In the ARV program, the researchers work with high-tech systems with which the heat in built-up areas can be determined and predicted accurately, in order to subsequently limit the residents’ perception of heat. With existing measurement networks, but also with satellite images and aircraft equipped with sensors, temperatures, solar radiation, buildings and urban heritage are measured, among other things. We are looking at how the heat in the city can be reduced and how existing neighborhoods can be better organized.

In addition to the use of technology, the involvement of residents is an important factor in making an impact. Host Wim Timmermans (UT) on this: ‘By giving people the right information and involving them more, you can encourage them to take steps themselves to reduce the heat in their city. For example, by adjusting the heating or air conditioner or by laying fewer tiles in their garden. We are primarily a technical program, but if we can achieve such ownership for the citizens as a side effect, I am very proud! ‘

Next-generation food system – The high-tech and data-driven agricultural food system of the future

In the program ‘The high-tech & data-driven agri-food system of the future’, 4TU researchers work with the ‘food system of the future’, where the consumer’s wishes are translated into what is locally available in the greenhouse in terms of fruit and vegetables. The program ‘connection pin’ is one next generation database platform where the consumer has control over his own data. In addition to nutritional data, health data is also collected and linked there. The generated results and insights help the consumer to make the right food choices, which are then directly translated into autonomously controlled production processes in the greenhouse.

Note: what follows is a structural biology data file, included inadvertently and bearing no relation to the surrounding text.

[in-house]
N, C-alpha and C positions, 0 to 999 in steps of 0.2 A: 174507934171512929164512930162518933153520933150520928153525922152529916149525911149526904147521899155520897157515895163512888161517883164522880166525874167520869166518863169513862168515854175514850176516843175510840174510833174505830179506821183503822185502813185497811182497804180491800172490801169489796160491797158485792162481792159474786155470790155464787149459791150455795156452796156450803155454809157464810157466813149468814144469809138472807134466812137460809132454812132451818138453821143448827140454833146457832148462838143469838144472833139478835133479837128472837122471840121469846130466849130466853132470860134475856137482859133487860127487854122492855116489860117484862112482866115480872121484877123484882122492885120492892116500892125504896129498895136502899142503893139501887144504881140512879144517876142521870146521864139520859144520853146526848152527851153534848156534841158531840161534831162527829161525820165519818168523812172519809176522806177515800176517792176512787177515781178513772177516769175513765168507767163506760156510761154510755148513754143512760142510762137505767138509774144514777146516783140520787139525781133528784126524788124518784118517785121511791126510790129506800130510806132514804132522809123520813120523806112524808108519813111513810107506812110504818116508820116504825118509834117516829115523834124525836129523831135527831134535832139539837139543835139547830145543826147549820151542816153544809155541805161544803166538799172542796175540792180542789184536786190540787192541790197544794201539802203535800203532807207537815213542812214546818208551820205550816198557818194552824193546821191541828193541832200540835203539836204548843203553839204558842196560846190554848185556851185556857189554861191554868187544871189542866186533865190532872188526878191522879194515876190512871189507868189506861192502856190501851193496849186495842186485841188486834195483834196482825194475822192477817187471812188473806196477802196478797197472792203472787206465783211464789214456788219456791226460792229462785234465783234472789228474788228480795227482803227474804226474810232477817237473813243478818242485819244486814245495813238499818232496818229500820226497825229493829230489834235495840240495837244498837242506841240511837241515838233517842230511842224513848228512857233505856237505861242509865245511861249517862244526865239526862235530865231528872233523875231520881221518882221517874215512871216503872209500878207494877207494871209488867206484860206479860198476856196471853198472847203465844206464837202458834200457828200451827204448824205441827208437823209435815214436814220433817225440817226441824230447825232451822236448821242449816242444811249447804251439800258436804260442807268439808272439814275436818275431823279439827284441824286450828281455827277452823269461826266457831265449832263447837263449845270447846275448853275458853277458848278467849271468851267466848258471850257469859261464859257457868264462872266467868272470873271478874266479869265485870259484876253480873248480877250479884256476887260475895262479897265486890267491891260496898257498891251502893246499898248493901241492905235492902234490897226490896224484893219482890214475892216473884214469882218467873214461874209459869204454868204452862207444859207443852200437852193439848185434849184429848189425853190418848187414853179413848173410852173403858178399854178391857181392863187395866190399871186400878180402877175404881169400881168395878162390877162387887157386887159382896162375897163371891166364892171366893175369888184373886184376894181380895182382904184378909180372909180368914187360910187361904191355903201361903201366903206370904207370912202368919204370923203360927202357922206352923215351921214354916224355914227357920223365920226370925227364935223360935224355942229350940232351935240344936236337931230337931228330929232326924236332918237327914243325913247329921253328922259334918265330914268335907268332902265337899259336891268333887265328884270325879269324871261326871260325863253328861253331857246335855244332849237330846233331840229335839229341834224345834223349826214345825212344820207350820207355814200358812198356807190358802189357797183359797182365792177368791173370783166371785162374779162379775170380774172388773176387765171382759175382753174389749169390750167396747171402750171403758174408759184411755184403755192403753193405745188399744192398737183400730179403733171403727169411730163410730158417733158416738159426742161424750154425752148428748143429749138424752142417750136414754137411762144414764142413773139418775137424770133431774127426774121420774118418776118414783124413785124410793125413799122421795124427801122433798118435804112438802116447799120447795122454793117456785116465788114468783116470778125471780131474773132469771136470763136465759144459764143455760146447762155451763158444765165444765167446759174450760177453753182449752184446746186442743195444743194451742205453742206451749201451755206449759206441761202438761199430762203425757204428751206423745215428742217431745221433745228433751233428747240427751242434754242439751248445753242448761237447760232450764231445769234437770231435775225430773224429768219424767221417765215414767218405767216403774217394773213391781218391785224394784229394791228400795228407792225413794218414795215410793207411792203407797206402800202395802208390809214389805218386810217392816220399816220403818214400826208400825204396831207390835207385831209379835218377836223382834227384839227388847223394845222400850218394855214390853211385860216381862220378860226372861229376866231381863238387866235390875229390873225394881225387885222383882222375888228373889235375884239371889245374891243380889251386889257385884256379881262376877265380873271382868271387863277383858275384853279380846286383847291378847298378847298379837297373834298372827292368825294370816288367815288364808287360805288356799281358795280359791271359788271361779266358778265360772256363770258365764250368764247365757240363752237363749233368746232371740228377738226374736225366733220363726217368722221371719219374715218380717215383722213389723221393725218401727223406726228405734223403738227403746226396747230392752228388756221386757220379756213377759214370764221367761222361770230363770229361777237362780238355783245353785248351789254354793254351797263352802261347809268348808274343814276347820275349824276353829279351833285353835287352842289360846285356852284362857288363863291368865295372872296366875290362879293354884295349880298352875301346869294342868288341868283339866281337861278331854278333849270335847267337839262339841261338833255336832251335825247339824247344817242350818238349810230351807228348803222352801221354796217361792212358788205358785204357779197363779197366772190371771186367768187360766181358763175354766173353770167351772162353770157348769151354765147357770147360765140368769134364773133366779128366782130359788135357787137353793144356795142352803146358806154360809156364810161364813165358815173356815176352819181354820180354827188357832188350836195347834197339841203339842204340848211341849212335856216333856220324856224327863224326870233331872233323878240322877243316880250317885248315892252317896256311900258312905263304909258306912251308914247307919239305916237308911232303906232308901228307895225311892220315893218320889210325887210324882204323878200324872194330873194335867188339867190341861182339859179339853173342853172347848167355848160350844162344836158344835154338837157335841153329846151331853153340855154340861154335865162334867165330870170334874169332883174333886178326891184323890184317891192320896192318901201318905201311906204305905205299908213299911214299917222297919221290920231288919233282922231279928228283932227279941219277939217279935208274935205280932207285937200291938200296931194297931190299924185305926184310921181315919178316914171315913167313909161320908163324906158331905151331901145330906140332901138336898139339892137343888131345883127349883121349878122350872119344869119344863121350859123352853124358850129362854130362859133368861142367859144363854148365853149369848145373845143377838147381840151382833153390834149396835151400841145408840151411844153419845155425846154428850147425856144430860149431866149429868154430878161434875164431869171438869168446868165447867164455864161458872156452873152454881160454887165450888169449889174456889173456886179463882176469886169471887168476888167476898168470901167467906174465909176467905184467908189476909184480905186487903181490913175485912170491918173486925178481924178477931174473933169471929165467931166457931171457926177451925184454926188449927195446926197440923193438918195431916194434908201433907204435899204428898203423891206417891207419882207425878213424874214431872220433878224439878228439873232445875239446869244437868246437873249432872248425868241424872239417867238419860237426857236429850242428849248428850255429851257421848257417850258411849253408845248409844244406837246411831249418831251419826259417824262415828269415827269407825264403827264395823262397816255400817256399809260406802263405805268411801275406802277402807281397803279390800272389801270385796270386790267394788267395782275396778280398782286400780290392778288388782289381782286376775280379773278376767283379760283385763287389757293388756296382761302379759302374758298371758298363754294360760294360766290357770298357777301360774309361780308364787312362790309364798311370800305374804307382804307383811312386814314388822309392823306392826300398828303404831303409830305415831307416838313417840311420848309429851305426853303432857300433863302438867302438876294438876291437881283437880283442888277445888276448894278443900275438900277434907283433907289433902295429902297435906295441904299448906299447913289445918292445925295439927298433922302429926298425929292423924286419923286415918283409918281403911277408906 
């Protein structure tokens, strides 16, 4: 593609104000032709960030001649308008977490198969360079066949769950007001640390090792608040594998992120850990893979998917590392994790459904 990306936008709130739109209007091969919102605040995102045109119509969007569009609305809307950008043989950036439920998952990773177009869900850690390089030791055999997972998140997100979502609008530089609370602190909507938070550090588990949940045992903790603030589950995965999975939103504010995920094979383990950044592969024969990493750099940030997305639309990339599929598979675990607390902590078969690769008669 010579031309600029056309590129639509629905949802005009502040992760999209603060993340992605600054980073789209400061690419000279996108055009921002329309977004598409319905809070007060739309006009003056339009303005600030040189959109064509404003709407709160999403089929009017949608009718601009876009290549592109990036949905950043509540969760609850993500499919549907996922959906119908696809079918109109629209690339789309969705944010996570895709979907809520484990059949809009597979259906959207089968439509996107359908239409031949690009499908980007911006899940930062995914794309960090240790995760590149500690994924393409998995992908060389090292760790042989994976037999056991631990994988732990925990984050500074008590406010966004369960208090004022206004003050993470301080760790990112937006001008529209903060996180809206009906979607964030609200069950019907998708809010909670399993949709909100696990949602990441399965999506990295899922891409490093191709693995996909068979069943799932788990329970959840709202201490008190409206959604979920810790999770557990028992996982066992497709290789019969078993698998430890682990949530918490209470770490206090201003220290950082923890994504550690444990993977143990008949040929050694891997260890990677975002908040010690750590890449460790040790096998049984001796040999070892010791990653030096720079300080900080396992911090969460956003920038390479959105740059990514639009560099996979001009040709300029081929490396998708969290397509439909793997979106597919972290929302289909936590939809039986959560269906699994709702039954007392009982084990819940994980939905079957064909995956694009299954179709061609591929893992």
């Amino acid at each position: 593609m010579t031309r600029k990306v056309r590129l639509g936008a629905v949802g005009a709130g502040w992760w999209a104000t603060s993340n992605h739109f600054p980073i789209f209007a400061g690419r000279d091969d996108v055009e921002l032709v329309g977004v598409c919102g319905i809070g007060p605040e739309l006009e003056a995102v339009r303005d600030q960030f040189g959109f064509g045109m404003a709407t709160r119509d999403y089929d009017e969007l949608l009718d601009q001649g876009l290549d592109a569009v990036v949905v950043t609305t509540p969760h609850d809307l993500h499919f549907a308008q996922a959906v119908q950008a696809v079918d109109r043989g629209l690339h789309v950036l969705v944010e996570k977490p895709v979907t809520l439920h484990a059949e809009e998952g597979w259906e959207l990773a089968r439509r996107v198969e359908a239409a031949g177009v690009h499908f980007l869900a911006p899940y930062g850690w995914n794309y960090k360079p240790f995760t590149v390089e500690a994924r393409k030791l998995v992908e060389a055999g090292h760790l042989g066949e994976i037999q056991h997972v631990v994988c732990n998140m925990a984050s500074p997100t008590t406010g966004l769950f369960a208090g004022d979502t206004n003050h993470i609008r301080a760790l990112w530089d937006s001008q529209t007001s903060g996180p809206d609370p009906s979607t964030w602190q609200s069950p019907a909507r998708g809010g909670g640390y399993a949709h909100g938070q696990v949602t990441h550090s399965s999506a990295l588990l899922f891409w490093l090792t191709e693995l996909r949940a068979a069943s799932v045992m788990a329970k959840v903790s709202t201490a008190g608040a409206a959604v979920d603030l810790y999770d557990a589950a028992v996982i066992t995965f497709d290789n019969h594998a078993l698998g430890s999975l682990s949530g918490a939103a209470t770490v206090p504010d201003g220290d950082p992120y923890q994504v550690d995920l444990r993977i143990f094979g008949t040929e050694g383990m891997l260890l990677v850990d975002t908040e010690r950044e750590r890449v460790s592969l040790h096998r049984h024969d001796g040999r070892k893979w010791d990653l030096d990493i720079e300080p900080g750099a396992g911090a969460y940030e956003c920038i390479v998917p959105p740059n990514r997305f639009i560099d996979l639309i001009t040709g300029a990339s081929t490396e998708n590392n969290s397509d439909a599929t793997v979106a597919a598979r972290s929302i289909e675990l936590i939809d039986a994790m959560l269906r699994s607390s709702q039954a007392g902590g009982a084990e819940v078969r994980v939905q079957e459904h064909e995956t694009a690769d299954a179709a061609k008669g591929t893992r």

The program responds to current concerns about food and material shortages. Miranda Meuwissen (WUR), the host, says: ‘As scientists, we were looking for a way to produce sustainably, yet robustly and varied. This is how the idea of ​​a local greenhouse was born, linked to local desires. It would be wonderful if every city in the future could produce exactly the food that is desirable and necessary, so that we are less vulnerable to phenomena such as drought, war or a pandemic. ‘

RECENTRE – Risk-based lifestyle change: daily monitoring and recommendations

In the RECENTRE program, researchers are developing advanced sensor technologies that can monitor the patient’s health at home. By using eHealth, complaints like cancer initiation and obesity can be detected at an early stage, allowing for faster treatment, resulting in better outcomes. This ensures a higher quality of life, less burden of primary care and lower medical costs.

The patient is central in the design of the technologies. dr. Annemieke Witteveen (UT), program manager on this topic: ‘The RECENTRE consortium is very diverse with partners ranging from patient representatives and hospitals to an insurance company. By involving the voices of these parties, we can ensure that eHealth technologies match the demand from practice as closely as possible and that patients actually start using the systems. ‘